Dictionary of National Biography, 1885-1900/Caryll, John (1625-1711)

CARYLL, JOHN, titular Lord Caryll (1625–1711), diplomatist and poet, came of an ancient Roman catholic family, which had been settled, from the close of the sixteenth century, at West Harting in Sussex. His father, John Caryll, was a royalist, who suffered fine for his opinions; his mother was Catharine, daughter of Lord Petre. He was partly educated at St. Omer. Succeeding to a fair estate, and endowed with a literary taste, he figures among the minor poets of Charles II's reign as the author of a few plays and other pieces. He is briefly noticed by Macaulay (History, ch. vi.) as ‘known to his contemporaries as a man of fortune and fashion, and as the author of two successful plays.’ The first of these plays was ‘The English Princess, or the Death of Richard III, a tragedy, written in the year 1666, and acted at his Highness the Duke of York's Theatre.’ Pepys saw it acted on 7 March 1667, ‘a most sad, melancholy play, and pretty good, but nothing eminent in it, as some tragedys are.’ The other was a comedy, in imitation of Molière's ‘Ecole des Femmes,’ which was published in 1671, with the title, ‘Sir Salomon, or the Cautious Coxcomb; a comedy, as it is acted at his Royal Highness the Duke of York's Theatre.’ In ‘Ovid's Epistles, translated by several hands,’ first published in 1680, Caryll appears as the author of the ‘Epistle of Briseis to Achilles;’ and in the collection of ‘Miscellany Poems,’ put forth by Dryden in 1683, he is the translator of the First Eclogue of Virgil, and the writer of a short copy of verses on the Earl of Shaftesbury, entitled ‘The Hypocrite,’ and dated 1678 (see Nichols, Select Collection of Poems, 1780, ii. 1, iii. 205). The earlier editors of Pope identified Caryll with his nephew, John Caryll [q. v.], Pope's friend—an error in which they have been followed by Macaulay.

As a Roman catholic, and probably also on account of his connection with the Duke of York, he fell under suspicion in the panic of the popish plot, and was committed to the Tower in 1679, but was soon released on bail. When James ascended the throne in 1685, Caryll was selected as the English agent at the court of Rome, where, says Macaulay, he ‘acquitted himself of his delicate errand with good sense and good feeling. The business confided to him was well done; but he assumed no public character, and carefully avoided all display. His mission therefore put the government to scarcely any charge, and excited scarcely any murmurs.’ He was recalled in 1686, to make room for Lord Castlemaine. On his return, Caryll was appointed secretary to the queen, Mary of Modena, and thus began his intimate relations with James's family which remained unbroken till his death. Early in 1687 he was, with other Roman catholics, put into the commission of the peace (Luttrell, Relation of State Affairs, i. 392). At the Revolution he followed James to St. Germains; but he suffered no immediate loss, as his estate at West Harting was, at James's special request, exempted by William from confiscation. In 1696, however, on the discovery of the assassination plot, it was found that he had provided Sir George Barclay with a sum of money to purchase horses and arms. Caryll was attainted, and his estate was seized by the crown. His life interest in it was granted to Lord Cutts, but was redeemed by his nephew by payment of 6,000l. Caryll continued his services to Mary of Modena, and is said to have been appointed secretary of state to James in 1695 or 1696. After James's death in 1701, he was created by the Pretender Baron Caryll of Dunford, and became one of his secretaries of state, but apparently without salary (Egerton MS. 2517).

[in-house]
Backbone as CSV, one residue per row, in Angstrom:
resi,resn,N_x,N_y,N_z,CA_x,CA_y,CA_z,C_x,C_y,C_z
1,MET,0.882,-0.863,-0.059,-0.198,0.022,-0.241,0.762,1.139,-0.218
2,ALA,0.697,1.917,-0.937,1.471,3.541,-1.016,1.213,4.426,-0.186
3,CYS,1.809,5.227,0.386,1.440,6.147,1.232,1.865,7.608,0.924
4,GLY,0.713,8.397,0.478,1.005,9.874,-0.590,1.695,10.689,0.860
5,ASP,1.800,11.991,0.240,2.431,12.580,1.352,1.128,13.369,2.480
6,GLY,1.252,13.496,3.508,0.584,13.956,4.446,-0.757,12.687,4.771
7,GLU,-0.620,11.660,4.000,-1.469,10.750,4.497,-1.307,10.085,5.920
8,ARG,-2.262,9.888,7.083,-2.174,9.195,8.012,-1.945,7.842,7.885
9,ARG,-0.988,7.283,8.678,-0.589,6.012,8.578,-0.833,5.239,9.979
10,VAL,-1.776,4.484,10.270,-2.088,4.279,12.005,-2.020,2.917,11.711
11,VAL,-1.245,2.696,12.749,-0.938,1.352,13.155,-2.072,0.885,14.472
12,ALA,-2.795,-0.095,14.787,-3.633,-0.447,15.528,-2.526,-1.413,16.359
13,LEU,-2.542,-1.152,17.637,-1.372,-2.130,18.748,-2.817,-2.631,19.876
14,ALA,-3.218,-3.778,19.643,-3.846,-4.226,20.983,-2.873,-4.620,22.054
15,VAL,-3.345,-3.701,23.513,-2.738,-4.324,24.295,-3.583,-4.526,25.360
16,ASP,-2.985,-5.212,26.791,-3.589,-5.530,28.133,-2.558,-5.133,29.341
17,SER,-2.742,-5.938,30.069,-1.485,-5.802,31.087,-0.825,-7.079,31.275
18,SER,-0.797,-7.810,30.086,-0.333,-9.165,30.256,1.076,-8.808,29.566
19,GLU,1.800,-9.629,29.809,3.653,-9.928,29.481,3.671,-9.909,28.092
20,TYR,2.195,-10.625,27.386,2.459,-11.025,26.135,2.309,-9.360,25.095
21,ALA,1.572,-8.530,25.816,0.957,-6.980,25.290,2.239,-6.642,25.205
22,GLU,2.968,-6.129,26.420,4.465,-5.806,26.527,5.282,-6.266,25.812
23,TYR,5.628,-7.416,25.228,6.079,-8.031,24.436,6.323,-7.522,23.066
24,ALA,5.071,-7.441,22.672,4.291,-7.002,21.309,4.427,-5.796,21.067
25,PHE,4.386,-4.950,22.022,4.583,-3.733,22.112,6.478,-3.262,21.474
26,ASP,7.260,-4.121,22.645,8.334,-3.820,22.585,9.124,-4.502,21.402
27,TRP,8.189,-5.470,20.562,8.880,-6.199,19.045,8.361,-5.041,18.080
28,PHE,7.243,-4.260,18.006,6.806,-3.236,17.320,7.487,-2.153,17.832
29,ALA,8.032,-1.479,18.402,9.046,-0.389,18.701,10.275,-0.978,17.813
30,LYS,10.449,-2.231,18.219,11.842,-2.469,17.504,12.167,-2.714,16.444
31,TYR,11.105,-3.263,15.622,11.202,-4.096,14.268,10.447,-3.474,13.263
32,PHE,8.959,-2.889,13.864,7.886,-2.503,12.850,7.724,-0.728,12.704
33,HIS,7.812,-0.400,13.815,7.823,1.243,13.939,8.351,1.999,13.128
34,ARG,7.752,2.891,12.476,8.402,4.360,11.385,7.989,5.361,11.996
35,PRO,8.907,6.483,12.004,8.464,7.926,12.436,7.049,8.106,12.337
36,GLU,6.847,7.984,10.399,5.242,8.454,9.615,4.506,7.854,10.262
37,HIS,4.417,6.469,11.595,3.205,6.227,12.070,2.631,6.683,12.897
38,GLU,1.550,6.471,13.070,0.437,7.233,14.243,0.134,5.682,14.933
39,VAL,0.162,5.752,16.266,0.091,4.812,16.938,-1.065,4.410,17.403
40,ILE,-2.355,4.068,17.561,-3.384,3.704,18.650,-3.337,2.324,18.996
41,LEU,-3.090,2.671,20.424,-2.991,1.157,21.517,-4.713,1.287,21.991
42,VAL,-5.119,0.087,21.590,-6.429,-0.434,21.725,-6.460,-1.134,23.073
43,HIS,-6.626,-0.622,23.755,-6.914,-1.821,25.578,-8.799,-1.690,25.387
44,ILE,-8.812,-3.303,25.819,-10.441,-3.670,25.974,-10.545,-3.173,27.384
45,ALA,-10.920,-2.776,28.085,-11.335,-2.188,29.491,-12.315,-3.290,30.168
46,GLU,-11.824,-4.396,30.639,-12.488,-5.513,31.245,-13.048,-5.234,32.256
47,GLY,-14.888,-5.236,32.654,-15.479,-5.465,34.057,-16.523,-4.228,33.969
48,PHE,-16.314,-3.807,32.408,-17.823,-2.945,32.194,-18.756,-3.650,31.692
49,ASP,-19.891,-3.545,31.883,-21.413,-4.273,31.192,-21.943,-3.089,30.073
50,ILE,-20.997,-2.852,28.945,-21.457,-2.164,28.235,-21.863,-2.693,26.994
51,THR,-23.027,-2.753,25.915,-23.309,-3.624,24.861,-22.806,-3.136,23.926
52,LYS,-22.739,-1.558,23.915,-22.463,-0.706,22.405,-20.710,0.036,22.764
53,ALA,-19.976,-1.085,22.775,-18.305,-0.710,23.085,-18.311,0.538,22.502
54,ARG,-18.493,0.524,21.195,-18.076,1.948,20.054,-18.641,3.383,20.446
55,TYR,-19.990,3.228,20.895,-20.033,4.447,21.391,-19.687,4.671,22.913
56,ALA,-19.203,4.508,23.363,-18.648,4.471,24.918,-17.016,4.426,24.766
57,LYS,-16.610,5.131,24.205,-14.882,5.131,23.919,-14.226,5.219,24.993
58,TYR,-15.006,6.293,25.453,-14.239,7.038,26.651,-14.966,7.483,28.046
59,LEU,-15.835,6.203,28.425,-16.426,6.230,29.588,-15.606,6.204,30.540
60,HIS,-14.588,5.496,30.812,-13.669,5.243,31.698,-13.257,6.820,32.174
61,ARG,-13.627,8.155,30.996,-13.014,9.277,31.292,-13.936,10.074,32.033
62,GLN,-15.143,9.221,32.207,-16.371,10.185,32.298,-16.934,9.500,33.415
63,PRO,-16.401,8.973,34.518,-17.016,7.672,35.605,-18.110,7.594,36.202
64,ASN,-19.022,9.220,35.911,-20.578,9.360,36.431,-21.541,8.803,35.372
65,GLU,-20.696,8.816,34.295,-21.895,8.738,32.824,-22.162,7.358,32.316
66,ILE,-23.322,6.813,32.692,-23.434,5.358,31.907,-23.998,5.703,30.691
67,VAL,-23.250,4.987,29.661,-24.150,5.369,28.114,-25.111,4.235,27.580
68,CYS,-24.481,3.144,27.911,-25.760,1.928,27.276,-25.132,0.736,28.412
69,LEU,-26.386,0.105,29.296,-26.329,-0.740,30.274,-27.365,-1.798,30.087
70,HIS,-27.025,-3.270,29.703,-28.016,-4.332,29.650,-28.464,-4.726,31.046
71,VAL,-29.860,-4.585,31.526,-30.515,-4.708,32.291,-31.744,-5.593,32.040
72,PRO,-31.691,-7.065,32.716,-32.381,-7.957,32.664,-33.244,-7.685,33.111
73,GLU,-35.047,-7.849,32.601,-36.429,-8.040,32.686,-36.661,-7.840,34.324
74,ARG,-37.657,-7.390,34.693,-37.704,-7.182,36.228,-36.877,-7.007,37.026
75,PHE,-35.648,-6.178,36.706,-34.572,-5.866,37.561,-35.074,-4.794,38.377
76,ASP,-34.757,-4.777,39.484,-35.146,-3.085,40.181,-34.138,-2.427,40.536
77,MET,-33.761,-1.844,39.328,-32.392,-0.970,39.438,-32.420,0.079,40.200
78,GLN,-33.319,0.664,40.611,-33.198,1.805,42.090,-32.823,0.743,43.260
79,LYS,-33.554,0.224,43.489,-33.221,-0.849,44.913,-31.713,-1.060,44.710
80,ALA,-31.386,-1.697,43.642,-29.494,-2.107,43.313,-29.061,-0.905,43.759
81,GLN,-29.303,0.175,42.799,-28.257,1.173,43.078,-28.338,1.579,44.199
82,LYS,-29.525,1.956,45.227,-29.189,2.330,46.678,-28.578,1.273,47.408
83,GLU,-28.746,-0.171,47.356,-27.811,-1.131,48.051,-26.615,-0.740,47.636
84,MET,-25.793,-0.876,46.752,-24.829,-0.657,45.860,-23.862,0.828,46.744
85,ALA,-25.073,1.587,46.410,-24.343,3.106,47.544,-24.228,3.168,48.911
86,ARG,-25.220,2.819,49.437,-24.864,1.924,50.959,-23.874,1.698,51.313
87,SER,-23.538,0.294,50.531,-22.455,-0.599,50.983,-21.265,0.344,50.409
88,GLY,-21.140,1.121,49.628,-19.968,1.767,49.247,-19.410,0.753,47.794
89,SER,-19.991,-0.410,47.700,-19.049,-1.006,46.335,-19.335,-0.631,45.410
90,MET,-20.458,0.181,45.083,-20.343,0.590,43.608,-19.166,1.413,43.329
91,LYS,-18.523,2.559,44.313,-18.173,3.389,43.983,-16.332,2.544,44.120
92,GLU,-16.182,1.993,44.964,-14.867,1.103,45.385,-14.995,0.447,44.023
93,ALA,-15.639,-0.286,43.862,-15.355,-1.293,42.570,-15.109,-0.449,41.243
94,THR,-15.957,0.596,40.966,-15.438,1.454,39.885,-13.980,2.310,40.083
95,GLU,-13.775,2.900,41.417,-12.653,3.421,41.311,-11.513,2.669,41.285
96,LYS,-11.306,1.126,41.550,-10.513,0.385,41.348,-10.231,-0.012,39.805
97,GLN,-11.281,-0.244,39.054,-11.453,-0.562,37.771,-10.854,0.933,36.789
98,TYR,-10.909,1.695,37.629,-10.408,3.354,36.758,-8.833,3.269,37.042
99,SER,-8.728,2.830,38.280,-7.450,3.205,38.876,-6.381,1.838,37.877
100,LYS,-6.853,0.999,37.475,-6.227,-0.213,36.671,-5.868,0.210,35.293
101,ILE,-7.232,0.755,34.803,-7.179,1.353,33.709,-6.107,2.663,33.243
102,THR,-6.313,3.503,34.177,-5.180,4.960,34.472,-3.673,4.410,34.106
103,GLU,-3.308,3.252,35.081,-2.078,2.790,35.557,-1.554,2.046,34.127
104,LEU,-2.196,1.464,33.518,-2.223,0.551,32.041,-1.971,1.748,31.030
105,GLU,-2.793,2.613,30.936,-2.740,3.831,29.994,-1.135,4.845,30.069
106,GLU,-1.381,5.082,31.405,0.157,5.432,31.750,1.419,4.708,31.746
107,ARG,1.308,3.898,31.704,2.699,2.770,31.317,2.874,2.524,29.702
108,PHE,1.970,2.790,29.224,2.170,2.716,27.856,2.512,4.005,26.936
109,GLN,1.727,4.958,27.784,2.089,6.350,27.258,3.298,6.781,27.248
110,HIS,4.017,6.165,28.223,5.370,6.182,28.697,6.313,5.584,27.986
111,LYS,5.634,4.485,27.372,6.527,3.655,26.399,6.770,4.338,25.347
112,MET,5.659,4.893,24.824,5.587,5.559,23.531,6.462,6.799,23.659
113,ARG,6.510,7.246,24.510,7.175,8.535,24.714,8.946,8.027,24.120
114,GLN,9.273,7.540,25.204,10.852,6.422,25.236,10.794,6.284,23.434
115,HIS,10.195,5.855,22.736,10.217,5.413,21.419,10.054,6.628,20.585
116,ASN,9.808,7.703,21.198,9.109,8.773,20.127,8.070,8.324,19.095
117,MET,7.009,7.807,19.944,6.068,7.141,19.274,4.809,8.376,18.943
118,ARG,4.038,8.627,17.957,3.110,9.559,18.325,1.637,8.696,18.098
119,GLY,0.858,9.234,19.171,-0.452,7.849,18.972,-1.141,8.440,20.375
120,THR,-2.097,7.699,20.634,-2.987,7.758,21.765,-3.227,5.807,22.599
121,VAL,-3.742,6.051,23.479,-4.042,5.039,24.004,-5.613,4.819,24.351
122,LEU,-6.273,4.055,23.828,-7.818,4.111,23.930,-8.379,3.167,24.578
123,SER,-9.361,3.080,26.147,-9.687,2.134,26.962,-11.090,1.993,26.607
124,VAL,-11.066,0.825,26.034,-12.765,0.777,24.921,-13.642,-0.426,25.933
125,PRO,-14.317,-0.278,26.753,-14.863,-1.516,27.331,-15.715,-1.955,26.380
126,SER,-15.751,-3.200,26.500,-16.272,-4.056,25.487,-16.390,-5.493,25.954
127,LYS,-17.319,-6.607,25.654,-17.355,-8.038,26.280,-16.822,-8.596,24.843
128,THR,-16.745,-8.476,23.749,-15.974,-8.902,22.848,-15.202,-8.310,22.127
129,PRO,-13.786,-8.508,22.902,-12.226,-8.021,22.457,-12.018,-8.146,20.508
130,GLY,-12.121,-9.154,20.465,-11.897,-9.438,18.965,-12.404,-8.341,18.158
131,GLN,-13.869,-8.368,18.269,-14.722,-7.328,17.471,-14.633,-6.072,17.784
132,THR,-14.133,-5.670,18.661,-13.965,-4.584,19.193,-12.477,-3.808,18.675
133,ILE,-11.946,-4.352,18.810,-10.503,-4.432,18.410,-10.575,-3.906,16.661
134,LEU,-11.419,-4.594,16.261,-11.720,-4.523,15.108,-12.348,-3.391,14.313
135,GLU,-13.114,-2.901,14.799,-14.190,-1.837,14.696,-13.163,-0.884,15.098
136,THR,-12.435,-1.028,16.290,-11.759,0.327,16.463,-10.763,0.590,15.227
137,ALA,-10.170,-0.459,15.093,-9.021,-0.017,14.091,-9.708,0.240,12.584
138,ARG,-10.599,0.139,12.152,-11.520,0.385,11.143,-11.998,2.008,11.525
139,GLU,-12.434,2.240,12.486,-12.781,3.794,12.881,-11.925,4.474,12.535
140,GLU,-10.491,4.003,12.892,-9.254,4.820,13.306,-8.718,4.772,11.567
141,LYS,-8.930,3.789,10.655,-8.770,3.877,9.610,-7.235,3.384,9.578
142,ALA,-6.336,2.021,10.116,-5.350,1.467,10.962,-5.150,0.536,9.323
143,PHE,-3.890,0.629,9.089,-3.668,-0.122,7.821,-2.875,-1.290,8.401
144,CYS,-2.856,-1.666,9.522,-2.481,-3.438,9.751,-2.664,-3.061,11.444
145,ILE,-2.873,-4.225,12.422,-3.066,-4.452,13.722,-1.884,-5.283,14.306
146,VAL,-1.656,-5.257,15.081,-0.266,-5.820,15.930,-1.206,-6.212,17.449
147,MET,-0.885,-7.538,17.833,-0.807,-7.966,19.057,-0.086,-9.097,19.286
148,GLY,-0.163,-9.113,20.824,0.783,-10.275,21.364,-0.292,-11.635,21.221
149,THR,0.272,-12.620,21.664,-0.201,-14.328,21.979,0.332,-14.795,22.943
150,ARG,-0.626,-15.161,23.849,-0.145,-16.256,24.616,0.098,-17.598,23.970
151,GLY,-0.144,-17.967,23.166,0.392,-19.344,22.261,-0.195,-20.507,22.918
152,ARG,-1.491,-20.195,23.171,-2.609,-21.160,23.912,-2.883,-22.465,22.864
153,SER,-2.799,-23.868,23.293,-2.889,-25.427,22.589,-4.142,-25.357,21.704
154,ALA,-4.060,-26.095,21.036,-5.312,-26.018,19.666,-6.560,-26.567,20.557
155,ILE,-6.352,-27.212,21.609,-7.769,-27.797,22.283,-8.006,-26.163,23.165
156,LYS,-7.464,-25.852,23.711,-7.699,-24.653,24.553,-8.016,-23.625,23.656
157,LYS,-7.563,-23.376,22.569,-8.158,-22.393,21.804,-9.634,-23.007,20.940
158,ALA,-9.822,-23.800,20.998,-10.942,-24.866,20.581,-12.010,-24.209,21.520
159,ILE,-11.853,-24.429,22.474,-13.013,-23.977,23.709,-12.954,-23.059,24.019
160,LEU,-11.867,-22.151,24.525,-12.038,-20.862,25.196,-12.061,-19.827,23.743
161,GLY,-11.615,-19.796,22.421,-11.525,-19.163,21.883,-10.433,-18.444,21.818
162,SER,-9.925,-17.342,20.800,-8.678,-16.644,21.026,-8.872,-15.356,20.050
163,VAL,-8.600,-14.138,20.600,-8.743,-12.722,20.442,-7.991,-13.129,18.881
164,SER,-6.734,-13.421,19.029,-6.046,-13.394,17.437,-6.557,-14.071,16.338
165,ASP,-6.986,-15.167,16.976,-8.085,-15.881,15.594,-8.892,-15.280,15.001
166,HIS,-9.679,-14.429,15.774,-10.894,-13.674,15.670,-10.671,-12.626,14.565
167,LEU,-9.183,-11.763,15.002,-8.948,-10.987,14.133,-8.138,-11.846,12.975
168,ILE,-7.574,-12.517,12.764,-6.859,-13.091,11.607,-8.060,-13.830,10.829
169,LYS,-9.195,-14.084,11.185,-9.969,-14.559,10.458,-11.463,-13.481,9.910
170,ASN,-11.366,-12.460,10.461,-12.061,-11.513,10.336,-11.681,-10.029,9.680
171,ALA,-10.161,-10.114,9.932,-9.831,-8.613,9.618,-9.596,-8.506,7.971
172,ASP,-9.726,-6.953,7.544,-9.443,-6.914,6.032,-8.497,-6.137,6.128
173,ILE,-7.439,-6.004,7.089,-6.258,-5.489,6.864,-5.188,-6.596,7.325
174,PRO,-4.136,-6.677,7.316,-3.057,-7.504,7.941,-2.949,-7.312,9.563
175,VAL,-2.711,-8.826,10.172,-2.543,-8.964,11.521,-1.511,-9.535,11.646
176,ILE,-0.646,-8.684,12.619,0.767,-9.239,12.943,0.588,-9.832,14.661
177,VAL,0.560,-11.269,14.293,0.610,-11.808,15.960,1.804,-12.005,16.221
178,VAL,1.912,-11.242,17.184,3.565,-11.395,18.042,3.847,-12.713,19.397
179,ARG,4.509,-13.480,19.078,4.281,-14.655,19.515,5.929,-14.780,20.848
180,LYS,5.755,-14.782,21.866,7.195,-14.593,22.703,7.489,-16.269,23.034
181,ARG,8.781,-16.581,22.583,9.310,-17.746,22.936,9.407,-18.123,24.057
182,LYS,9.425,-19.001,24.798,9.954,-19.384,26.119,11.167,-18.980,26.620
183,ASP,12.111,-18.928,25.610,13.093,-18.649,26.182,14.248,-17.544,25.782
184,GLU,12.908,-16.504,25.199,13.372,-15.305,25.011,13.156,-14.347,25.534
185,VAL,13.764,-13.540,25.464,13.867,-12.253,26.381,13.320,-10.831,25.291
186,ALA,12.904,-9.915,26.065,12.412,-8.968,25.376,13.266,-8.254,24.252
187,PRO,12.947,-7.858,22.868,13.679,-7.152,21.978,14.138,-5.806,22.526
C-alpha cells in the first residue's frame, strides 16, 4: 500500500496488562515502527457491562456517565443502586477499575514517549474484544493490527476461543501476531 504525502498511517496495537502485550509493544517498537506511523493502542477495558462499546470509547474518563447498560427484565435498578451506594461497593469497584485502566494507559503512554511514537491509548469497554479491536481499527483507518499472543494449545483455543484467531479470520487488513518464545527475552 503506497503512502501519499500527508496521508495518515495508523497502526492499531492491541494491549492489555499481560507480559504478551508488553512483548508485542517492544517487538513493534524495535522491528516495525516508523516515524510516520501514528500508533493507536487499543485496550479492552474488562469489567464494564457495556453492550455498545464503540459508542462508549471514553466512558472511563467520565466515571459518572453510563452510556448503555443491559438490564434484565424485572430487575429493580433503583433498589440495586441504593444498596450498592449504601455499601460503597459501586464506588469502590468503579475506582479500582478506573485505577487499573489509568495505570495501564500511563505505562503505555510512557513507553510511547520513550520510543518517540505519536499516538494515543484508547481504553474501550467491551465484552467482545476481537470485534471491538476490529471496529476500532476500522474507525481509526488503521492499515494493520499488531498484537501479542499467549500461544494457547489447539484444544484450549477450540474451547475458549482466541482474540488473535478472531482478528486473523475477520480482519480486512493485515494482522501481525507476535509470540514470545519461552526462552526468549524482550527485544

In 1700 he published anonymously an English version of the psalms: ‘The Psalmes of David, translated from the Vulgat,’ which was probably designed more particularly for the use of the Pretender's household. As a last glimpse of literary occupation, we have, in a letter of the queen, 19 May 1701 (Add. MS. 28224), a reference to his being busy with James's memoirs.

Caryll died on 4 Sept. 1711, and was buried in the church of the English Dominicans at Paris. A tablet was erected to his memory in the Scotch College (Sussex Arch. Soc. Collections, xix. 191), of which he was a benefactor. An epitaph on him was written by Pope, and sent to his heir and nephew, beginning with the lines:

A manly form; a bold, yet modest mind;
Sincere, though prudent; constant, yet resign'd;
Honour unchanged, a principle profest;
Fixed to one side, but mod'rate to the rest:
An honest courtier, and a patriot too;
Just to his prince, and to his country true.

These six lines Pope afterwards took for an epitaph to Sir William Trumbull, and remodelled the rest to suit the Countess of Bridgewater. Caryll married, early in life, Margaret, daughter and coheiress of Sir Maurice Drummond, who died in 1656. He left no issue.

[Dallaway's Sussex; Gordon's History of Harting (1877); Elwin's edition of Pope, vols. i. and vi.; Dilke's Papers of a Critic (1875), i. 123; Foley's Records of S. J., iii. 534; Caryll MSS. in the British Museum.]

E. M. T.